Changes to No 16 at TPC Scottsdale to make hole rowdier

By Brian HewittDecember 31, 2008, 5:00 pm
2007 FBR OpenOn New Years Eve its appropriate that news out of Arizona is all about making golfs biggest party an even bigger celebration.
 
Specifically, FBR Open officials have confirmed that the infamous par-3 16th at the TPC Scottsdale is now, and will remain, completely enclosed by seating. This will give new meaning to phrase stadium golf when the PGA Tour arrives there in less than a month.
 
Were always looking to redefine ourselves, tournament chairman John Felix told GolfChannel.com And this puts a peak on a peak.
 
Par-3 16th at TPC Scottsdale
A mock-up of what the par-3 16th will look like at TPC Scottsdale.
For years the 16th at TPC Scottsdale has billed itself as the noisiest hole on Tour. Now there should be no argument. The tournament has added 3,000 bleachers behind the green which means, among other things, that the hole will be completely surrounded by seating. The move will raise the crowd capacity ' on this one hole ' to nearly 20,000 people.
 
Even better for the common man, the bleacher seats are not for sale to corporations. Some of the seats, Felix said, will also afford a view from behind the tee box of the short par-4 17th.
 
Im not sure Id want a steady diet of this, said Tour veteran Bart Bryant when apprised of the changes. But once a year Im OK with it.
 
The players just need to go with this, added former Tour pro Brian Mogg, now a top 100 golf instructor. Mogg was working on the range in Orlando with Bryant Tuesday when both heard the details about the 16th.
 
There are 1,000-plus holes on the PGA Tour, Mogg said. This is good for the Tour and healthy. And it helps brand the event.
 
Felix said the city of Scottsdale and the PGA Tour have both signed off on the stadium concept. So, too, have the Thunderbirds, the local civic group that stages the tournament.
 
Felix said part of the reason for the new configuration was to aid the players. Previously, it was difficult for them to get from the 16th green to the 17th tee. Now they will not only walk through a tunnel from the 15th green to the 16th tee, but they will also move through a similar new tunnel from the 16th green to the 17th tee.
 
That will definitely help, said Bryant.
 
Tunnel in and tunnel out, Felix said, making it sound a little like a stage direction from the set of Russell Crowes Gladiator.
 
Felix said the new seats are being called bleachers but are actually tip-up seats. He said the new configuration will change the amount of sunlight and air-flow that reaches the 16th green. And, he added, staff agronomists already are taking precautions to ensure the turfgrass and putting surfaces are not affected.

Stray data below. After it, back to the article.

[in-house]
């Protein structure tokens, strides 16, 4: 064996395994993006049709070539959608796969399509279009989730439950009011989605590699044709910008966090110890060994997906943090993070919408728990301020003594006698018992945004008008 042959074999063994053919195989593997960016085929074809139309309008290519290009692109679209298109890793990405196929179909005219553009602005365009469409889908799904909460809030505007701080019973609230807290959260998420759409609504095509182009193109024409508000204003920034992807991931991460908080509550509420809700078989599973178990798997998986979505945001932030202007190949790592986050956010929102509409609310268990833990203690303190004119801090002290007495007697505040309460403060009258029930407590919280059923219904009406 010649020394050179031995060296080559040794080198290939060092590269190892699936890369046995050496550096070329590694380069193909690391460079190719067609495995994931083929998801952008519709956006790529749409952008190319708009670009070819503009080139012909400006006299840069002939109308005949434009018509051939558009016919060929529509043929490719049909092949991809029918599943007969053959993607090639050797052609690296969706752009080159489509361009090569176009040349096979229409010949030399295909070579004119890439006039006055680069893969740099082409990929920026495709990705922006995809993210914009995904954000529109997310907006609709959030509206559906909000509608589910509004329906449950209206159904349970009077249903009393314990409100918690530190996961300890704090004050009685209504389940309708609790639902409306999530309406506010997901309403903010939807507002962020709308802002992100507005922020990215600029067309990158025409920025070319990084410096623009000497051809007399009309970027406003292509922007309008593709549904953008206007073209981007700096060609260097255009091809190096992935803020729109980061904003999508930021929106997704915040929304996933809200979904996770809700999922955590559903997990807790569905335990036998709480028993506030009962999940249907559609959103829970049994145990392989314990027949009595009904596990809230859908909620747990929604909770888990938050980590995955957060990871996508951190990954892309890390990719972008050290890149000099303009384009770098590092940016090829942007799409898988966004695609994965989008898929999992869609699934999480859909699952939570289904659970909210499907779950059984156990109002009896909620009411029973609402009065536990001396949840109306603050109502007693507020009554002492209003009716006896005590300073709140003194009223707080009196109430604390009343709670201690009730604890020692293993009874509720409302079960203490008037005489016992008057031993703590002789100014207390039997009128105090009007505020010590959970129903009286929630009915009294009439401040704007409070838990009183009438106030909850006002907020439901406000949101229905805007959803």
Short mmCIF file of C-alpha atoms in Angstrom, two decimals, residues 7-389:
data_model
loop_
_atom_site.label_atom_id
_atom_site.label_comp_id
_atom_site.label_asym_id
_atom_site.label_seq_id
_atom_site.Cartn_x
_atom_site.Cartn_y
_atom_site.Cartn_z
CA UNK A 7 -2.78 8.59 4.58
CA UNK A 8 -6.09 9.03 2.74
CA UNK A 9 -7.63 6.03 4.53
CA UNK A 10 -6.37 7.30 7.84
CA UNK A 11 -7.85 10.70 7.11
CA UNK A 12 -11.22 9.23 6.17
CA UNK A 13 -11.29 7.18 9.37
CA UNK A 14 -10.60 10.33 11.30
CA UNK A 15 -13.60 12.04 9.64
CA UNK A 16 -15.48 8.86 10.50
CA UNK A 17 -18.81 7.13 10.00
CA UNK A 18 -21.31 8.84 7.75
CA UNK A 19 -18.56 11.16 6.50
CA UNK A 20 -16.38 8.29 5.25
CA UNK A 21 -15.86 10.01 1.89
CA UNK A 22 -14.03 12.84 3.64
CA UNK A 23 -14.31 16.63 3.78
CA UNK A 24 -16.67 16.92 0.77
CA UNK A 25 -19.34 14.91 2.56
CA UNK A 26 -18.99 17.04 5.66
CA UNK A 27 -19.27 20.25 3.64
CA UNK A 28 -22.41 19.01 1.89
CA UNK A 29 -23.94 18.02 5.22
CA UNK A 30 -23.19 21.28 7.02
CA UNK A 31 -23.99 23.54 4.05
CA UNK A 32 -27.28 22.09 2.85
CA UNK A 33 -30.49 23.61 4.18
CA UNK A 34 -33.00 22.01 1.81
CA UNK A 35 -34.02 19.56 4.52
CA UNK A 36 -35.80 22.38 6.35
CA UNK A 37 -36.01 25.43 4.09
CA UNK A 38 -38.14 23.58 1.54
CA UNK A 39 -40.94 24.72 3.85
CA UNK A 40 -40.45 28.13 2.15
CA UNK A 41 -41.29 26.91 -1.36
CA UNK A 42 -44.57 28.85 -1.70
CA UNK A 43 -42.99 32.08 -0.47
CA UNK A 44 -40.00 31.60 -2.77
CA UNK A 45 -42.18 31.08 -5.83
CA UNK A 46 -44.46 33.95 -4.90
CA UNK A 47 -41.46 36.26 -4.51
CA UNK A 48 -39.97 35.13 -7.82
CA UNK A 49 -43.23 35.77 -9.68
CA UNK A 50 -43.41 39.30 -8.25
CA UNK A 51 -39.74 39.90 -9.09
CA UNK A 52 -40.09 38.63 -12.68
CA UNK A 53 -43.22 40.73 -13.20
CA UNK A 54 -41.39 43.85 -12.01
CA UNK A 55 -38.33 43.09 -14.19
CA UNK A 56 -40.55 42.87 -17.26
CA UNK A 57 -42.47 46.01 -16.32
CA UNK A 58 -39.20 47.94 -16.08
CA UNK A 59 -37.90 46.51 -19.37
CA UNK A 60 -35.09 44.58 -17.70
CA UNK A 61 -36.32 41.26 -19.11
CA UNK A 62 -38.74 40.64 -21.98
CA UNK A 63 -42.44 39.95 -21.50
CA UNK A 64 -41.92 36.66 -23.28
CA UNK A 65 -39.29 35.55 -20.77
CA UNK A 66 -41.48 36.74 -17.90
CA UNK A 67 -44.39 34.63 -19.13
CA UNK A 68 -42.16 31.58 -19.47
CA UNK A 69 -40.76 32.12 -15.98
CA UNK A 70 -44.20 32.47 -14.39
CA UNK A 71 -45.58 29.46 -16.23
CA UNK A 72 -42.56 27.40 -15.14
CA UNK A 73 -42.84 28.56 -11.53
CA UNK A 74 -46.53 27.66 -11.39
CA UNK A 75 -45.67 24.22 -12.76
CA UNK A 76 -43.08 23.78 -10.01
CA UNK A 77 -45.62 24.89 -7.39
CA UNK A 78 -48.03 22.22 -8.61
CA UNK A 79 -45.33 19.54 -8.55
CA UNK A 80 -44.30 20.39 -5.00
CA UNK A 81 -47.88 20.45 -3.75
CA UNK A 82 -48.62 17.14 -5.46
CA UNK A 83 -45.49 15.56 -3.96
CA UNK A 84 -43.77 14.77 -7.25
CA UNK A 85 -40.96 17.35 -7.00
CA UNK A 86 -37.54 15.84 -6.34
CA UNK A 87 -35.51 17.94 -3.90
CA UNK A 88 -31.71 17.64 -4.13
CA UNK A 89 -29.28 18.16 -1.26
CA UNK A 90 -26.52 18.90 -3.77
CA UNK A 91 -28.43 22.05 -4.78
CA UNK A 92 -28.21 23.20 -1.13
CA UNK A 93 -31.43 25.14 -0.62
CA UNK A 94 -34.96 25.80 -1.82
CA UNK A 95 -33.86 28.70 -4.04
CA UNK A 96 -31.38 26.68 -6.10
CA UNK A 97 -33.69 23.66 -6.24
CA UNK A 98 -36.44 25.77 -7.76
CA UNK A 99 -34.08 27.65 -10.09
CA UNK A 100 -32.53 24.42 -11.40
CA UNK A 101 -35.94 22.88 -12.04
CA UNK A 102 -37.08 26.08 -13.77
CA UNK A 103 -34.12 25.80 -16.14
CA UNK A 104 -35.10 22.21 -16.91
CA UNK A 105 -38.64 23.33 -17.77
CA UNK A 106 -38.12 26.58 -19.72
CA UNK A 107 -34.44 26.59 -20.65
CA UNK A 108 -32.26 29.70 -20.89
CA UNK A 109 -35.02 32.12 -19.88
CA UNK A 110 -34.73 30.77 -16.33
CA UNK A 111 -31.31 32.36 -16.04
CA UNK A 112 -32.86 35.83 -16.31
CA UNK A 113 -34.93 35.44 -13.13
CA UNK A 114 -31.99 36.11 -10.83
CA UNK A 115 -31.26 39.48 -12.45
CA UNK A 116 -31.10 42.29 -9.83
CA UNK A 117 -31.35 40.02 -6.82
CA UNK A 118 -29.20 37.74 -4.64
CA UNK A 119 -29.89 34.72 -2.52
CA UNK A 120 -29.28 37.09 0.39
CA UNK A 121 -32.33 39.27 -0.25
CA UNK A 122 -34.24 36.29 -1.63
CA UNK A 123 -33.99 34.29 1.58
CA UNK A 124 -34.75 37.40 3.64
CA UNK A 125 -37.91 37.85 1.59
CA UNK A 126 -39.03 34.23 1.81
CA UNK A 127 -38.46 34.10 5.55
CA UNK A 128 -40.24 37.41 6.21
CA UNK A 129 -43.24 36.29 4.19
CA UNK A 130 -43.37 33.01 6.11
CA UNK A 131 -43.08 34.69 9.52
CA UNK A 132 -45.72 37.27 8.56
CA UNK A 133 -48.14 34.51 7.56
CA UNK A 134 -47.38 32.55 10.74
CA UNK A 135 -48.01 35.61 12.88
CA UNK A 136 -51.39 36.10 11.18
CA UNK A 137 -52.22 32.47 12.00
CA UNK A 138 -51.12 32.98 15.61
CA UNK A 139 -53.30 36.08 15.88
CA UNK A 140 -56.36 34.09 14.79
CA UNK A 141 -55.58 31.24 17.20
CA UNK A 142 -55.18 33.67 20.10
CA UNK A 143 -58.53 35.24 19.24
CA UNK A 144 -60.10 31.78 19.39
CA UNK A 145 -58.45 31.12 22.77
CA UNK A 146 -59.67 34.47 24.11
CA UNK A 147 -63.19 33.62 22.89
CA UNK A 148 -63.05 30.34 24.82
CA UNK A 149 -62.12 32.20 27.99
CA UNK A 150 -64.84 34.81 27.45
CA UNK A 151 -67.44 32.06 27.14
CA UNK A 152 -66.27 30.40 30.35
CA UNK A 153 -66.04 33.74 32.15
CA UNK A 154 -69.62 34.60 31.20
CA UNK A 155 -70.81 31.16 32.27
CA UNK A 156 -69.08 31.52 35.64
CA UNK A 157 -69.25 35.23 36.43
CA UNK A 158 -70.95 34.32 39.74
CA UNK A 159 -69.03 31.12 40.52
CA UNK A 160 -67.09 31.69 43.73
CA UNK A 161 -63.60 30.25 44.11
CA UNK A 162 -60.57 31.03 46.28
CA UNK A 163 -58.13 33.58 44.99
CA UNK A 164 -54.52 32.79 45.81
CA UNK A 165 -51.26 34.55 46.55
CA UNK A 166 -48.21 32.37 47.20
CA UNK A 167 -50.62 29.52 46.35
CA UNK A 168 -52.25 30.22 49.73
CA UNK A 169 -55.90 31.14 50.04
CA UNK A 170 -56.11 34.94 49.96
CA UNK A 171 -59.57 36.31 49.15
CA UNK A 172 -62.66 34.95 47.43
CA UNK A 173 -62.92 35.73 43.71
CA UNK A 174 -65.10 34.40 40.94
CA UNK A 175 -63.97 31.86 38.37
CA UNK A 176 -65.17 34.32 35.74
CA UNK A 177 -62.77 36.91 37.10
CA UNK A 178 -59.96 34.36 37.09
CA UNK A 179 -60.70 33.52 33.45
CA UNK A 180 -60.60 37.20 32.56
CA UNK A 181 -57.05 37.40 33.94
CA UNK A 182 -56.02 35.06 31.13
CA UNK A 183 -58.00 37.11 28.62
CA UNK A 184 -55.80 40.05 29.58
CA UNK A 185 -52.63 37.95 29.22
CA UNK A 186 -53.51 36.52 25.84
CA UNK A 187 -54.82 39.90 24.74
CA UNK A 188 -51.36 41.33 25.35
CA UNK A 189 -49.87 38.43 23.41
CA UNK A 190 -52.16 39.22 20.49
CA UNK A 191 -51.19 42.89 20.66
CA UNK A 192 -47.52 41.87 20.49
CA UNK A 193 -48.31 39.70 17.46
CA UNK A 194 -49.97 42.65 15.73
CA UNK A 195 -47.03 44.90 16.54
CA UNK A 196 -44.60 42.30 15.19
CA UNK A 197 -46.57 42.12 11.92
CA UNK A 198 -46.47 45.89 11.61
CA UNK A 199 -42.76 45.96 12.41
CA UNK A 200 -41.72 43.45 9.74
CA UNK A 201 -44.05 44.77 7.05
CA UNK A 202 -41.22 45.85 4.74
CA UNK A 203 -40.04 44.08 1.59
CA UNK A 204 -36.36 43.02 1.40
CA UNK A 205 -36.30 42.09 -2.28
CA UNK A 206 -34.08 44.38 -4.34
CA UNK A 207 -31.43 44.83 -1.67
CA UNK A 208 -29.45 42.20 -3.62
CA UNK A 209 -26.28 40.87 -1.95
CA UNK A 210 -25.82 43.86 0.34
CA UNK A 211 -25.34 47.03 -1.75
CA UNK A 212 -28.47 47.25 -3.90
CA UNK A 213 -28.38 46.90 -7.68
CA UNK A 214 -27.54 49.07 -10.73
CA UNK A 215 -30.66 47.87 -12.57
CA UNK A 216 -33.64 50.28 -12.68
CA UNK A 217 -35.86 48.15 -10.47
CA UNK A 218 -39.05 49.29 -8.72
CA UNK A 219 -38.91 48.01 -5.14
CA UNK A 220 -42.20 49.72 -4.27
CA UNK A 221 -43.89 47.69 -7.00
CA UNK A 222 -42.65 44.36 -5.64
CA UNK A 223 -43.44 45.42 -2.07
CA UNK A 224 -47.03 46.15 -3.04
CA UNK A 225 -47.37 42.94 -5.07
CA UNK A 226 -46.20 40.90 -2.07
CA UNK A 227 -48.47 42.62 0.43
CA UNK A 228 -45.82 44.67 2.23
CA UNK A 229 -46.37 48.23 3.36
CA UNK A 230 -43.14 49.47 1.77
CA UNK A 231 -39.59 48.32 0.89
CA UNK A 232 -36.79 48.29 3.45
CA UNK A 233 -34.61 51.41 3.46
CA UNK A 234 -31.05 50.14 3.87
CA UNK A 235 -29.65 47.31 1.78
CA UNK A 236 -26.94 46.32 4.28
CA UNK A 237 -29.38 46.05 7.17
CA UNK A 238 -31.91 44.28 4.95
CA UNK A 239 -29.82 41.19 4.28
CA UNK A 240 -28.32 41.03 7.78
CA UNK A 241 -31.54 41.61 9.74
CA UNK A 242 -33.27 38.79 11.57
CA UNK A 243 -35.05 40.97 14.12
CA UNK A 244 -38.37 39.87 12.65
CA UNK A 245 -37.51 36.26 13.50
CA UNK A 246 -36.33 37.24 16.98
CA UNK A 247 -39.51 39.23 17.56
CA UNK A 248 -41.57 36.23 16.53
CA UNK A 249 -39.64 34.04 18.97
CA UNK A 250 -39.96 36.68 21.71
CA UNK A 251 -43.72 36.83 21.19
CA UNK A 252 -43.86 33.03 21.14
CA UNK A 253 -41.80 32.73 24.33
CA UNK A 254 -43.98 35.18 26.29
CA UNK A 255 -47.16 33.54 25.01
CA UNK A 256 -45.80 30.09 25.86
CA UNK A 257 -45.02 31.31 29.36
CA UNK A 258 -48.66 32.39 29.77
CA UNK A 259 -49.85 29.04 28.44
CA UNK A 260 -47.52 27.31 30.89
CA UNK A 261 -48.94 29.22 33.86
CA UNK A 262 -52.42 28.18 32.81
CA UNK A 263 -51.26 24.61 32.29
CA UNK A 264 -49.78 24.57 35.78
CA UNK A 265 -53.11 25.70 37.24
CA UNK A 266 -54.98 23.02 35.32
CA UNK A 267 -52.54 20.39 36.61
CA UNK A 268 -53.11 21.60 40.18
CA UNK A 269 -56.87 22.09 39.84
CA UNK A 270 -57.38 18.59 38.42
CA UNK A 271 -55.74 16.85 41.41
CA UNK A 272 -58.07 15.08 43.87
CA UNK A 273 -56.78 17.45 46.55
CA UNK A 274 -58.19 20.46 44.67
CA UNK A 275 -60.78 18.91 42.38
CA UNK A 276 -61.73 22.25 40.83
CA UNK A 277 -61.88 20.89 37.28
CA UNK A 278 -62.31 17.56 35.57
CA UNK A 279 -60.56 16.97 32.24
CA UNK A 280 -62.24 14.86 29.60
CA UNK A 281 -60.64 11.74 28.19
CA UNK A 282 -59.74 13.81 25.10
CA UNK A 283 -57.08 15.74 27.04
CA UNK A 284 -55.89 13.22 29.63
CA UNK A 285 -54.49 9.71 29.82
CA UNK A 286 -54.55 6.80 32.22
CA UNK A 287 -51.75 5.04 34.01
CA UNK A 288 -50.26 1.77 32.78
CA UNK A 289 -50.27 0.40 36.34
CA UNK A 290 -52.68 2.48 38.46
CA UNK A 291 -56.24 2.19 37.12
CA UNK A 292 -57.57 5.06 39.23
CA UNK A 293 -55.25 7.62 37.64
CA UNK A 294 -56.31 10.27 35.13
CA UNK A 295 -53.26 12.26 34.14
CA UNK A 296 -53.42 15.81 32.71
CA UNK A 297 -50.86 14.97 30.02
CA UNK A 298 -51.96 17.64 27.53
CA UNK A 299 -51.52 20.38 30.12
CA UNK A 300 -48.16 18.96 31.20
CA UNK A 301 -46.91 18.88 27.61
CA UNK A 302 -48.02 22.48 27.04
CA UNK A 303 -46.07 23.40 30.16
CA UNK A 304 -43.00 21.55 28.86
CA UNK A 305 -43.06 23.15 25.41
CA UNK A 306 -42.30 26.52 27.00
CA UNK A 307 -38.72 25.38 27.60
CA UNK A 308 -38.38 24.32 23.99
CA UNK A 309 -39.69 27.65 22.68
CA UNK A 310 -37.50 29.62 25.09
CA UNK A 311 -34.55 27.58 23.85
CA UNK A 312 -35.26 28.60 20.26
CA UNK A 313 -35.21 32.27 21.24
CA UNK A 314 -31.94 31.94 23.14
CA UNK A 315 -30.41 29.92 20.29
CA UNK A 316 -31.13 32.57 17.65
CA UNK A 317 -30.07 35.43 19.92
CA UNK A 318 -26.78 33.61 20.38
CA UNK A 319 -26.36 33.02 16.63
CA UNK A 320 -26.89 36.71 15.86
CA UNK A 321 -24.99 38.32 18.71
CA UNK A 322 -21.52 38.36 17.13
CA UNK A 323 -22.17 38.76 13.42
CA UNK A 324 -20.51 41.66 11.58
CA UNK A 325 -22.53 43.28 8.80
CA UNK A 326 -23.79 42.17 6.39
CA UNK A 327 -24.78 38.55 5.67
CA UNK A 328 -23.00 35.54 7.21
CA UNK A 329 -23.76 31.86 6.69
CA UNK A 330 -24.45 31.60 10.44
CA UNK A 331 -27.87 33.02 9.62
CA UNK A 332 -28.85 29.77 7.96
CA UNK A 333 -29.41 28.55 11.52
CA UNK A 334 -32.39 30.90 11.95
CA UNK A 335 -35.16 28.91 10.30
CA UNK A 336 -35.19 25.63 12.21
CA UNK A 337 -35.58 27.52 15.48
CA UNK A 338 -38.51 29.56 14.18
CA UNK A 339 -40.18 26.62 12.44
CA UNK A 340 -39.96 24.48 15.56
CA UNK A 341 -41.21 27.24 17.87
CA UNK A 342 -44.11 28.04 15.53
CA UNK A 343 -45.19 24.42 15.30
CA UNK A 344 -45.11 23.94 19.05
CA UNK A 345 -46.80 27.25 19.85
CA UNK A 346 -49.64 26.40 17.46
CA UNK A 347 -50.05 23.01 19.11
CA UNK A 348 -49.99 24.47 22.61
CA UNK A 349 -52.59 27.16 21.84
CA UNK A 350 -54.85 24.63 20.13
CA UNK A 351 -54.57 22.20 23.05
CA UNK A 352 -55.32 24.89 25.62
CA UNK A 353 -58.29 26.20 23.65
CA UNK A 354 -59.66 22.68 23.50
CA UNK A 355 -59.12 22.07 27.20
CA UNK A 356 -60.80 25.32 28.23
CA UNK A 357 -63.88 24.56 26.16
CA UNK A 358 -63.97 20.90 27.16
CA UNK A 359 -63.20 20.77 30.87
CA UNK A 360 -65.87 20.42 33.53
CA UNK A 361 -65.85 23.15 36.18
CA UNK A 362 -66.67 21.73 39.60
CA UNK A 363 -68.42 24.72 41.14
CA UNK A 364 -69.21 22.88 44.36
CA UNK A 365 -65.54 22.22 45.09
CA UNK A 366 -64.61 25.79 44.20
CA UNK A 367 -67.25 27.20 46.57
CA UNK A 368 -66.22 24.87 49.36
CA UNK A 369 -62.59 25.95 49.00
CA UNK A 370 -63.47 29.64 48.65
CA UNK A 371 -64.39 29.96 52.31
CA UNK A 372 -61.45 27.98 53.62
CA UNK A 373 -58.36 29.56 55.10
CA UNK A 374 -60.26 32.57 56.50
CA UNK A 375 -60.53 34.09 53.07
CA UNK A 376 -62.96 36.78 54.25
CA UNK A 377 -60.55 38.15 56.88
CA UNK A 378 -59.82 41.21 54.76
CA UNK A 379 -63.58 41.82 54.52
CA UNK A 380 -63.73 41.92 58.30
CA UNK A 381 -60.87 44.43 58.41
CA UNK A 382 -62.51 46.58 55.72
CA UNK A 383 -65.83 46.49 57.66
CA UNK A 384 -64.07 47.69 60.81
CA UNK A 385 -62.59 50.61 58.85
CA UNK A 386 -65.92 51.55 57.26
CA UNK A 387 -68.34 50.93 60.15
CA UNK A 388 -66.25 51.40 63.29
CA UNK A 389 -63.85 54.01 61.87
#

Bryant pointed out that because of frequent frost delays in January in Scottsdale, players often arrive at the 16th hole later in the day than scheduled. That often means spectators are even more alcohol-fueled than usual. Officials have tried, with varying degrees of success over the years, to control and/or limit the supply of alcohol reaching the fans at No. 16.
 
Bryant said he was putting out on the 16th green one year when, less than 20 yards away, a fight broke out in the crowd. It was so noisy, Bryant said, we didnt even know there was a fight.
 
Meanwhile, the branding of the 16th at TPC Scottsdale continues. We think certain holes on Tour are identified simply by their number, Felix said. When you say No. 17, you know people are talking about the island green at TPC Sawgrass. We like to think when you say No. 16 you know people are talking about our No. 16.
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Sergio starts season with 66 in Singapore

By Associated PressJanuary 18, 2018, 12:56 pm

SINGAPORE – Sergio Garcia opened his season with a 5-under 66 and a share of the clubhouse lead on Thursday in the first round of the weather-interrupted Singapore Open.

Playing his first tournament of the year, the Masters champion rebounded after making an early bogey to collect four birdies and an eagle at the Sentosa Golf Club.

He was later joined by American qualifier Kurt Kitayama in the clubhouse lead. Still on the course, Tirawat Kaewsiribandit was at 6 under through 16 holes when play was suspended for the day because of the threat of lightning.

Louis Oosthuizen, the 2010 Open champion, was at 5 under through 16 holes when he also had to stop his round because of the weather.

Of the players who did finish their opening rounds, only three were within two strokes of Garcia and Kitayama. One of them was Casey O'Toole, who aced the par-3 second with a 7-iron.



The 38-year-old Garcia dropped his only shot of the day on the par-4 15th, his sixth hole after teeing off on the back nine, when he missed the fairway and was unable to make par. But he made amends when he birdied the par-3 17th and then eagled the par-5 18th to go out in 33.

''I was 1 over after (the) seventh but it didn't feel like I was playing badly,'' said Garcia, who made birdies on each of the two par 5s and one of the par 3s on the second nine. ''But then I hit two greats in a row for holes 17 and 18. I got a birdie-eagle there, so that settled me a little bit and I could play solid in the back nine and it was a great round.''